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Technology / Cybersecurity

7 of the World’s Top 10 Open Source Packages Come with This Warning

Of the world’s top 10 most-used open source packages, seven are hosted on individual developer accounts, the Linux Foundation’s Core Infrastructure Initiative has warned, saying this could pose a security risk to code at the heart of the global economy.

The finding came as the CII delivered the first major census of the free and open source software (FOSS) components that are most widely used in production applications.

The top 10 most-used open source software packages in production applications (with JavaScript components dominating) and the non-JavaScript top 10. Credit: CII.

The dominance of individual developer’s GitHub and other code repository accounts was highlighted in the report as potentially worrying for security and stability.

Such reliance on individual accounts comes despite the Foundation and its partners having been able to identify the company affiliation of 75 percent of the top committers to the projects listed.

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Read this: Vulnerabilities in the Core: Key Lessons from a Major Open Source Census

The Linux Foundation noted: “The consequences of such heavy reliance upon individual developer accounts must not be discounted.

“For legal, bureaucratic, and security reasons, individual developer accounts have fewer protections associated with them than organizational accounts in a majority of cases.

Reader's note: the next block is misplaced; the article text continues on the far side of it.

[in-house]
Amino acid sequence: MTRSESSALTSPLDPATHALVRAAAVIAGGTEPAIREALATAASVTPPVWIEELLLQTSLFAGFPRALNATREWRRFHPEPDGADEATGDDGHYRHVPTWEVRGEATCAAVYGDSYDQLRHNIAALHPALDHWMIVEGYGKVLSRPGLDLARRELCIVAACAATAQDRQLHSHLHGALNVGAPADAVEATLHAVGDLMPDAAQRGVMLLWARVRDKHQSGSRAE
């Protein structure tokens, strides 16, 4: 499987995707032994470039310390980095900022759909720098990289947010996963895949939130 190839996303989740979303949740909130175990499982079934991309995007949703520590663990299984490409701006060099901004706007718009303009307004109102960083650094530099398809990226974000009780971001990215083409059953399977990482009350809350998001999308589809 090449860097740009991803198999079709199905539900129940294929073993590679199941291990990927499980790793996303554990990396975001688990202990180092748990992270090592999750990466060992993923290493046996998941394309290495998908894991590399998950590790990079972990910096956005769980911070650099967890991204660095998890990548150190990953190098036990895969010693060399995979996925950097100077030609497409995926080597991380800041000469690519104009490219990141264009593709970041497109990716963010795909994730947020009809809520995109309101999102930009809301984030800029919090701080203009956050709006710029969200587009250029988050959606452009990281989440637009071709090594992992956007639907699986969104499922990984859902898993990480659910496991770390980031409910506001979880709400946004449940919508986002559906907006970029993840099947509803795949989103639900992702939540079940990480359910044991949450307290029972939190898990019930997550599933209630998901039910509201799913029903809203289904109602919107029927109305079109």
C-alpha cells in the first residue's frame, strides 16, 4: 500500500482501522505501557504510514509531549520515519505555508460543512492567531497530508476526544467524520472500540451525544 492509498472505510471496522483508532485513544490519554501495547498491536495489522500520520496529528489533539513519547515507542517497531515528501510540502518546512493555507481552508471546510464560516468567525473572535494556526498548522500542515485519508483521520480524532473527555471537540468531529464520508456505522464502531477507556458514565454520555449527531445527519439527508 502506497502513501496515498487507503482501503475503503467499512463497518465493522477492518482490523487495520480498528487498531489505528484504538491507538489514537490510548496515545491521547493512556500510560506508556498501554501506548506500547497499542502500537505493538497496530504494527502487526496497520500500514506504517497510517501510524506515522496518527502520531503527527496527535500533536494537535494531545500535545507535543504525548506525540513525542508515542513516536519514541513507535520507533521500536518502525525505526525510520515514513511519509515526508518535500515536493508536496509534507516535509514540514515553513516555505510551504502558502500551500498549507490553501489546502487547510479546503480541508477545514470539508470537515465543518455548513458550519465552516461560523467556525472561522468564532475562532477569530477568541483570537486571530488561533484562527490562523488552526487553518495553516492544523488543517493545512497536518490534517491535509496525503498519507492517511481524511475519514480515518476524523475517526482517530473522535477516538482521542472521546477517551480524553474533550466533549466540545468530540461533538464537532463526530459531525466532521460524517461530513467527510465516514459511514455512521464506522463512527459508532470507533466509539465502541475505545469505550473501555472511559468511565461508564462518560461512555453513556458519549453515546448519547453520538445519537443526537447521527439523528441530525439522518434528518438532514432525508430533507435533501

“While these individual accounts can employ measures like multi-factor authentication (MFA), they may not always do so and individual computing environments may be more vulnerable to attack. These accounts do not have the same granularity of permissioning and other publishing controls that organizational accounts do.”

It added: “This means that changes to code under the control of these individual developer accounts are significantly easier to make, and to make without detection.”

By running a query on GitHub data, the Foundation was able to determine the top three committers for each of the FOSS projects and identify company affiliations for the majority—over 75 percent—of the top committers.

(Needless to say, this does not mean that contributions were made as a representative of that company; many developers also contribute in their own time to projects with which they may or may not also have a corporate affiliation).

Read this: Meet the Apache Software Foundation’s Top 5 Code Committers

The report comes amid growing concerns in some quarters about the “back-dooring” of open source software code bases, following several recent such attacks.

(Most famously, a malicious actor gained publishing rights to the event-stream package of of a popular JavaScript library and then wrote a backdoor into the package. In July 2019, a Ruby developer’s repository was also taken over and code back-doored.)

The census also points to the risk of developers “deleting” their developer accounts. This happened in 2016 with a package called “left-pad,” with consequences that stakeholders described as “breaking” the Internet for several hours: “Similarly, in 2019, a developer who disagreed with a business decision undertaken by Chef Software removed their code from the Chef repository with similar downstream impacts.”

How does your business mitigate the risk of security flaws in open source components? We’d be keen to hear from you

Read this: Open Source Security: Time to Look Gift Code in the Mouth?


This article is from the CBROnline archive: some formatting and images may not be present.

CBR Staff Writer

CBR Online legacy content.